Issues & Ideas | 21st October 2014

How can technology transform government?

Last night, at an Institute for Government event, Mike Bracken, head of the Government […]

Photo: Getty


Last night, at an Institute for Government event, Mike Bracken, head of the Government Digital Service (GDS) and Executive Director of Digital for the Cabinet Office, called for civil servants to work more closely with technical advisers and end-users on delivering digital services.

At the event, Mr Bracken told the audience of policy-makers and technology consultants that members of the government too often failed to make the distinction between policy and delivery.

Delivery, Mr Bracken said, should be the organising principle when adopting digital measures and too often services are designed with little or no input from the end user of these services.

Mr Bracken said his vision for digital government would involve civil servants stationed “with a digital technician on one side and a user on the other”. Examples of good practice, such as, were cited by Bracken as effective ways of delivering services digitally.

He said it was vital that these services were designed to enable easy transition between online services offered by different Whitehall departments. It was up to government departments to make services work together and not up to users to have to go away and “work out how government works”. Bracken underlined that the “sovereignty of government department ends with digital”.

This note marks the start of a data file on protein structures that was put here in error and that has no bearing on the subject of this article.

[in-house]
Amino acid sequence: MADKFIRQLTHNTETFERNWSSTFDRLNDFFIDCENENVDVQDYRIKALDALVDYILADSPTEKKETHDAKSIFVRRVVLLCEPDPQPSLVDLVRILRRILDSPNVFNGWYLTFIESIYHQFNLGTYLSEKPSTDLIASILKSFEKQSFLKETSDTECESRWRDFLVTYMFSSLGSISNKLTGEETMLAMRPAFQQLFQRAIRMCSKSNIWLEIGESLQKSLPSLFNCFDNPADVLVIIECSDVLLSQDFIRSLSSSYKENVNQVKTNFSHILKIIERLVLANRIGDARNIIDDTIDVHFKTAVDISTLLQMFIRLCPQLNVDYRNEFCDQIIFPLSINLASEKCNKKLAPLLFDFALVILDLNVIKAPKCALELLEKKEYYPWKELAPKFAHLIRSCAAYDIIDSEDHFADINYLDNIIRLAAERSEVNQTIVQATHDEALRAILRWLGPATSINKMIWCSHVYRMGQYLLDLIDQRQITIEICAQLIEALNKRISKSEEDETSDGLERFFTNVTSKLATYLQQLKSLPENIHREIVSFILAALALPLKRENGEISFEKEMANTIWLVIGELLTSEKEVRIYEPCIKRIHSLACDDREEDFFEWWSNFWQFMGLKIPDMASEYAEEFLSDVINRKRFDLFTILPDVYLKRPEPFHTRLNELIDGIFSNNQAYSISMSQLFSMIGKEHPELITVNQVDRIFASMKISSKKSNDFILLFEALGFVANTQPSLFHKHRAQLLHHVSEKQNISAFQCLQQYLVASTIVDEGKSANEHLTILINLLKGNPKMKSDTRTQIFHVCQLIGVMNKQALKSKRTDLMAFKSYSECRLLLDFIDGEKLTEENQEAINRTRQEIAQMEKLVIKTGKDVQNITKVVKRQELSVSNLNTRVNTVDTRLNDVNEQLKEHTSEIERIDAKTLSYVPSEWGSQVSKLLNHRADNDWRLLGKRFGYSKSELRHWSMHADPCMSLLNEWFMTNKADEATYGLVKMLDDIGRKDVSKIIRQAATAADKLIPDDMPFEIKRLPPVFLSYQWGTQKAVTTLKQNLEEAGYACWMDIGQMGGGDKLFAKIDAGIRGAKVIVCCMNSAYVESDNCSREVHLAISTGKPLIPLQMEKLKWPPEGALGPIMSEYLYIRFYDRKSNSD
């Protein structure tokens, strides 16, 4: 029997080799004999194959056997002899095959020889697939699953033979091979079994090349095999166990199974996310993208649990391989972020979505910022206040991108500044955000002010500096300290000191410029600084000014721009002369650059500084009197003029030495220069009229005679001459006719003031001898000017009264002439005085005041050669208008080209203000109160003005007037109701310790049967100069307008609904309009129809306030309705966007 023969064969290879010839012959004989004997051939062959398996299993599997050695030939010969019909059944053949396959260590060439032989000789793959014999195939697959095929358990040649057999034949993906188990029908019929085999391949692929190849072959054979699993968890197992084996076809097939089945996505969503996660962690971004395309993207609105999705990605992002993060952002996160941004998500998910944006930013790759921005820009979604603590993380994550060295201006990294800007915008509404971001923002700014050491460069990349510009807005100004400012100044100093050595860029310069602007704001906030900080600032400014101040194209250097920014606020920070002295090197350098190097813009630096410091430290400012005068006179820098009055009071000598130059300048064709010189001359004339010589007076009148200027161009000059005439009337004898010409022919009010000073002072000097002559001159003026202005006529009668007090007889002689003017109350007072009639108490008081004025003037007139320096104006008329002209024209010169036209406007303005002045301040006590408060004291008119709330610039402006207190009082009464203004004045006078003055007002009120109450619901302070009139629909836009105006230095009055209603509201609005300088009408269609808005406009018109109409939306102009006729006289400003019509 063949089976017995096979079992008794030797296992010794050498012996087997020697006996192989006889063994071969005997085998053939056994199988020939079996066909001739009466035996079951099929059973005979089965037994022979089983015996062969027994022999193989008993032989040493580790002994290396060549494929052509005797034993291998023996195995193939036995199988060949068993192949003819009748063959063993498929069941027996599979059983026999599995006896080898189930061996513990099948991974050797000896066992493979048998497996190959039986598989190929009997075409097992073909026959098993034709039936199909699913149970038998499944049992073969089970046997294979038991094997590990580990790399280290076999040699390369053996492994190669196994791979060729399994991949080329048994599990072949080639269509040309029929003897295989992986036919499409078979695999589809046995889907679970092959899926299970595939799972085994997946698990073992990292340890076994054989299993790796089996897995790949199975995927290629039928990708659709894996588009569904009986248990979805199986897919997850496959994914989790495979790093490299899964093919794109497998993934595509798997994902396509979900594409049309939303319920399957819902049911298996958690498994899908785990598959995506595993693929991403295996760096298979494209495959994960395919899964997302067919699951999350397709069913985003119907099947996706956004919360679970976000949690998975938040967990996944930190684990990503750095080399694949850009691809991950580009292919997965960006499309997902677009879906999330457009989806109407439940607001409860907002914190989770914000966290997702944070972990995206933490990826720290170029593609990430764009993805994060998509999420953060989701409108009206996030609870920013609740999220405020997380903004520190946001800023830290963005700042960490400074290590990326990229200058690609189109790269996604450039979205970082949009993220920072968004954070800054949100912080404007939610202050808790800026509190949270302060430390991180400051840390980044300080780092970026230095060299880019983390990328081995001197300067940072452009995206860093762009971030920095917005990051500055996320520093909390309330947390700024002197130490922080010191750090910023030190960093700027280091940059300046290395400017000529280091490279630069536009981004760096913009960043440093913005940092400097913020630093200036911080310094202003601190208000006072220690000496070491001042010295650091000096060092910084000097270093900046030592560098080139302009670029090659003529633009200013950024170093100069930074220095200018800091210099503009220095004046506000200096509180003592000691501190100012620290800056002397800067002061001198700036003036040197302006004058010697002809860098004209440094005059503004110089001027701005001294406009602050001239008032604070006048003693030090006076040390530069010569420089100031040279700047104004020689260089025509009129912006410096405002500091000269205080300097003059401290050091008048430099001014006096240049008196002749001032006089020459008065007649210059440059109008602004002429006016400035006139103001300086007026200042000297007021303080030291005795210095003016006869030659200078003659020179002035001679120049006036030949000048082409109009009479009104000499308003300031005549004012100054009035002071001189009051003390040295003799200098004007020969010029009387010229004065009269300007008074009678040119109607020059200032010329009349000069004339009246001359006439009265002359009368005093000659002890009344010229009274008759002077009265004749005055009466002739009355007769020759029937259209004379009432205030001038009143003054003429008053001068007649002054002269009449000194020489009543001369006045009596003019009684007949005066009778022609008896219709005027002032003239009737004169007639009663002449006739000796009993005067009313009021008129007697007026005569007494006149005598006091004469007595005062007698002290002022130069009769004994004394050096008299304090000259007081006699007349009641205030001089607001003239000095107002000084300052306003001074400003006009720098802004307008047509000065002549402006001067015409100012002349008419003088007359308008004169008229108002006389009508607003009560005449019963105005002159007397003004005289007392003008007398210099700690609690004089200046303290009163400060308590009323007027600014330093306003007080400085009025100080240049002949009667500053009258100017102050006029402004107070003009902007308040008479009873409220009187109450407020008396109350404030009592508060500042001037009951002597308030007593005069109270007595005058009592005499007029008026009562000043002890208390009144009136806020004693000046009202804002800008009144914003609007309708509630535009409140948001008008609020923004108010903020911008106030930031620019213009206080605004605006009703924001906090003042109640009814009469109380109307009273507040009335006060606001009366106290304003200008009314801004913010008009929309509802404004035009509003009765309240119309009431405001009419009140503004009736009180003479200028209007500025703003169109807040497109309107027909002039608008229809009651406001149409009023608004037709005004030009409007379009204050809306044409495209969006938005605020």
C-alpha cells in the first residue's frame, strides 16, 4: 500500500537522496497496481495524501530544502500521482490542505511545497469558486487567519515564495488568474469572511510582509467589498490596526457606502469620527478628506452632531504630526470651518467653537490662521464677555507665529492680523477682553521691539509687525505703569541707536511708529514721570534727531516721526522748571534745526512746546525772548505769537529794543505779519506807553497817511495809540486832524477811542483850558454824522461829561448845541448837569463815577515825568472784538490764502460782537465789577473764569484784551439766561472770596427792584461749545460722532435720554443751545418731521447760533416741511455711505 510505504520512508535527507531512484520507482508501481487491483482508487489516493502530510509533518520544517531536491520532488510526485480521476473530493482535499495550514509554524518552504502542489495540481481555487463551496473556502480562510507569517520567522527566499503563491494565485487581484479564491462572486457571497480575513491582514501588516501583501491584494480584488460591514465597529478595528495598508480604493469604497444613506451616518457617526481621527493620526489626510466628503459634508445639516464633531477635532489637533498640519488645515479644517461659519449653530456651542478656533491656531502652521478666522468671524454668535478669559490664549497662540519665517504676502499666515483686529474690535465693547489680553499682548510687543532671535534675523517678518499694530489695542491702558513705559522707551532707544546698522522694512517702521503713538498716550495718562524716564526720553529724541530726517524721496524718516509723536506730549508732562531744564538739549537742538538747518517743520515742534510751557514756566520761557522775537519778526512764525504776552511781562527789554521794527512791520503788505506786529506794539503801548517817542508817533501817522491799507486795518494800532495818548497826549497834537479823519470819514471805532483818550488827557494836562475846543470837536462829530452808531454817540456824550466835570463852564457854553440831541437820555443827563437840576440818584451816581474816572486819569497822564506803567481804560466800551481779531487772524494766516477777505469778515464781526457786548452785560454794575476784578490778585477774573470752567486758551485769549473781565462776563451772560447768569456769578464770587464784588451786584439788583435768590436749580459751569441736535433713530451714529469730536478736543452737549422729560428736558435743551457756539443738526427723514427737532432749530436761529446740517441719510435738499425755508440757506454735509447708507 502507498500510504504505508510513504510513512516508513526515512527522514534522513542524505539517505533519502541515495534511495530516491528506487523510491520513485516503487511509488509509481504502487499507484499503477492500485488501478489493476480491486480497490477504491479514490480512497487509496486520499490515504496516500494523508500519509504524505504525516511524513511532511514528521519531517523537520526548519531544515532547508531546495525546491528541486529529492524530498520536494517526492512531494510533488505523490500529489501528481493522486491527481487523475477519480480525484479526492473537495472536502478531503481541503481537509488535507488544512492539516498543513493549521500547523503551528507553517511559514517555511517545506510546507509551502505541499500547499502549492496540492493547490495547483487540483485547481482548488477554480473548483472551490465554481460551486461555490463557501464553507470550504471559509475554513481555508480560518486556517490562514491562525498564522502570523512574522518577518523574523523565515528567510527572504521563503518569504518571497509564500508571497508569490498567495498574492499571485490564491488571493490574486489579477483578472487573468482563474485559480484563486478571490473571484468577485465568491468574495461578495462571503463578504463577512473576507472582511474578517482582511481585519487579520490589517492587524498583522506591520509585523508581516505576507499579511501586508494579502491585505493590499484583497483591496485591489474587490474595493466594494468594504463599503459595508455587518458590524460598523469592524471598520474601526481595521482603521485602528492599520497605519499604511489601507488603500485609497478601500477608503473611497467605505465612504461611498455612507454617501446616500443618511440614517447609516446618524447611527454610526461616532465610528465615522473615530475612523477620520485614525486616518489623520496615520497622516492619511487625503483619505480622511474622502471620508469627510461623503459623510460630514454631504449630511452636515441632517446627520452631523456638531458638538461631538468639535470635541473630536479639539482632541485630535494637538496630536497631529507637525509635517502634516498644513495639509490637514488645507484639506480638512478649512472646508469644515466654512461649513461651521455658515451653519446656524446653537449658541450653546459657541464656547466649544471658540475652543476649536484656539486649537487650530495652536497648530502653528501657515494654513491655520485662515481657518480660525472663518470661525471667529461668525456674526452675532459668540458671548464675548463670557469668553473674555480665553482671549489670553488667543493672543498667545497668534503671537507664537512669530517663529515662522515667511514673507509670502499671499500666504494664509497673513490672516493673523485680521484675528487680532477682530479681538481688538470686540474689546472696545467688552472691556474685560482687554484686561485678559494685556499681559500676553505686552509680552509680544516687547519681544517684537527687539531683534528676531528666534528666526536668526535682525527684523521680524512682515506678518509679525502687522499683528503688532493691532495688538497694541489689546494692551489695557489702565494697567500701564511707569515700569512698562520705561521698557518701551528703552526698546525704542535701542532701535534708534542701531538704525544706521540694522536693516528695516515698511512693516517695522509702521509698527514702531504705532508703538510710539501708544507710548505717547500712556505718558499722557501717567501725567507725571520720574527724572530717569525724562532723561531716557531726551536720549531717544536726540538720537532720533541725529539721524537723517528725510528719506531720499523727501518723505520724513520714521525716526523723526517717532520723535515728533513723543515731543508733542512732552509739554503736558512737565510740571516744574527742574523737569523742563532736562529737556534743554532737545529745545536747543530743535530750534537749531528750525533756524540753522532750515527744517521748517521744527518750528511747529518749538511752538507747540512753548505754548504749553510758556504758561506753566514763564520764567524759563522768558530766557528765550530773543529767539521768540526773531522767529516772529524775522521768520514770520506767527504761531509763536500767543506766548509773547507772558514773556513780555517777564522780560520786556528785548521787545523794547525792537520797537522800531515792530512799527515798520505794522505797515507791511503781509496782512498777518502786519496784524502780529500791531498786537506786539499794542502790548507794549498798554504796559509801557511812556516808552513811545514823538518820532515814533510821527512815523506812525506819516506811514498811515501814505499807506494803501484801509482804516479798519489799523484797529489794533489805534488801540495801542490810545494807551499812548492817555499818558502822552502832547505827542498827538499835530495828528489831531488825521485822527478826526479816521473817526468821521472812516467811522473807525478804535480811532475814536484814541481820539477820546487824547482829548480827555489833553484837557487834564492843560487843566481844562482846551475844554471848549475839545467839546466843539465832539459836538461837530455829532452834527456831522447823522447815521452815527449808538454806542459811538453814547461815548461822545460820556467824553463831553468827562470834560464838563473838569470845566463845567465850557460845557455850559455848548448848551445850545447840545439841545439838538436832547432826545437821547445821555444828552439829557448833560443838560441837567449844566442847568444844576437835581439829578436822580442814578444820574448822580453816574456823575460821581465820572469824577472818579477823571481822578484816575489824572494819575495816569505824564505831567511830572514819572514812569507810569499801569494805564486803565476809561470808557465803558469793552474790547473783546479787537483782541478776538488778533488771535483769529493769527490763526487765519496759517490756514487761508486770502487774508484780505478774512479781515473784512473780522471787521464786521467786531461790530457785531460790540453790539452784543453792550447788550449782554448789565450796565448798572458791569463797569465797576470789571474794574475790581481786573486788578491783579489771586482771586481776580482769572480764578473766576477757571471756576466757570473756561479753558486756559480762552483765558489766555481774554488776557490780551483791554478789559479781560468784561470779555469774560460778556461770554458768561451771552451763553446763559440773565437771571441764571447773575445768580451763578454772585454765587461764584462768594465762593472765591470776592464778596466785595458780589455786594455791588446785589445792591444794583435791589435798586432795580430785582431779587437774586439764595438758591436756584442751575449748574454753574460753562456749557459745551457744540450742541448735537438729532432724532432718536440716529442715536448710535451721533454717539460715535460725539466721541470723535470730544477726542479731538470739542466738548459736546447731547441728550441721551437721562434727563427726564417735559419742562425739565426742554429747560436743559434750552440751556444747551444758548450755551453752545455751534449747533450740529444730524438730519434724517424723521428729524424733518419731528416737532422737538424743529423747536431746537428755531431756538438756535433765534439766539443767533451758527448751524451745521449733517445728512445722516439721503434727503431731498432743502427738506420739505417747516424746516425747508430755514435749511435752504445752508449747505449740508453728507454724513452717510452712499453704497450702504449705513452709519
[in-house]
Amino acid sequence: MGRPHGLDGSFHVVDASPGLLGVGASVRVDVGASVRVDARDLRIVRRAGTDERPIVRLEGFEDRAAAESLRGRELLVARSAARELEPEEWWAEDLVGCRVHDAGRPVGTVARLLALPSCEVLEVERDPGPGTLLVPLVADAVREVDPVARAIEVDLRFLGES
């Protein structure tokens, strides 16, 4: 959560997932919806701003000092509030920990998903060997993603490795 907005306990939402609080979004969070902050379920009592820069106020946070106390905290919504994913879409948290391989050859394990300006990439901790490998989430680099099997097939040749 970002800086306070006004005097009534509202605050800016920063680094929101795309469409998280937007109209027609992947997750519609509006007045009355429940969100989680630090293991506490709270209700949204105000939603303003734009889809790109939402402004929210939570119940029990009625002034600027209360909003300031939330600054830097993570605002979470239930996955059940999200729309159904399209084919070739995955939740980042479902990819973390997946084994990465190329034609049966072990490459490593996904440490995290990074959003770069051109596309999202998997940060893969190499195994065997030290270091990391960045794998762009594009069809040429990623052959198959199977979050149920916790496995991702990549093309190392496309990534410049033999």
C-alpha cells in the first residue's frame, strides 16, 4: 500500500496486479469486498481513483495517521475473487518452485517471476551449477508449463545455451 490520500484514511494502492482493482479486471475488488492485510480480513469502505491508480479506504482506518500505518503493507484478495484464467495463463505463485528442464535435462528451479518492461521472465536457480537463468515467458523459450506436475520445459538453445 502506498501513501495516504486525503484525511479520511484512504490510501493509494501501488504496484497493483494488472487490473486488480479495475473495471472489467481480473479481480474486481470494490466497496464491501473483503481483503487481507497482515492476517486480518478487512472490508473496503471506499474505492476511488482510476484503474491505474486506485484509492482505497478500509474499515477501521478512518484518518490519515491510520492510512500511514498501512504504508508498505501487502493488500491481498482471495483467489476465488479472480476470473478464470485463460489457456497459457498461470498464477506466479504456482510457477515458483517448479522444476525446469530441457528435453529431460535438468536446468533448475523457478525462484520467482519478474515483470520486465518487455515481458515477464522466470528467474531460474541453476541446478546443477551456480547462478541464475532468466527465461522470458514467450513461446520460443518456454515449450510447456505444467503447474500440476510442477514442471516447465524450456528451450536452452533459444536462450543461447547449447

Bracken highlighted that the internet allowed a unique opportunity to design service delivery from scratch, without being bound to out-dated legacy policy. He also warned, however, about being too quick to adopt “the next big thing that software companies are selling”, such as big data or the internet of things. Whilst appreciating the importance of these developments, Bracken pointed out that some government departments have not yet mastered their “small data” and are not ready for “big data”.

The government can already look to examples in the private sector of how this is being done – Bracken talked about targeted communications to test messages. However, the government also has to be market-leading in other areas where the only inspiration comes from abroad – South America and Scandinavia were among examples of international benchmarks.

Asked from the audience about the significant part of the population that is still digitally illiterate, Bracken responded that it was important to deal with the “mainstream” first and it would then become clearer where the gaps are for those individuals who are still offline or are not regular computer users.

May2015’s upcoming interview with Baroness Lane Fox, founder and former Government Digital Champion, will explore how digital is transforming politics and the civil service in more depth.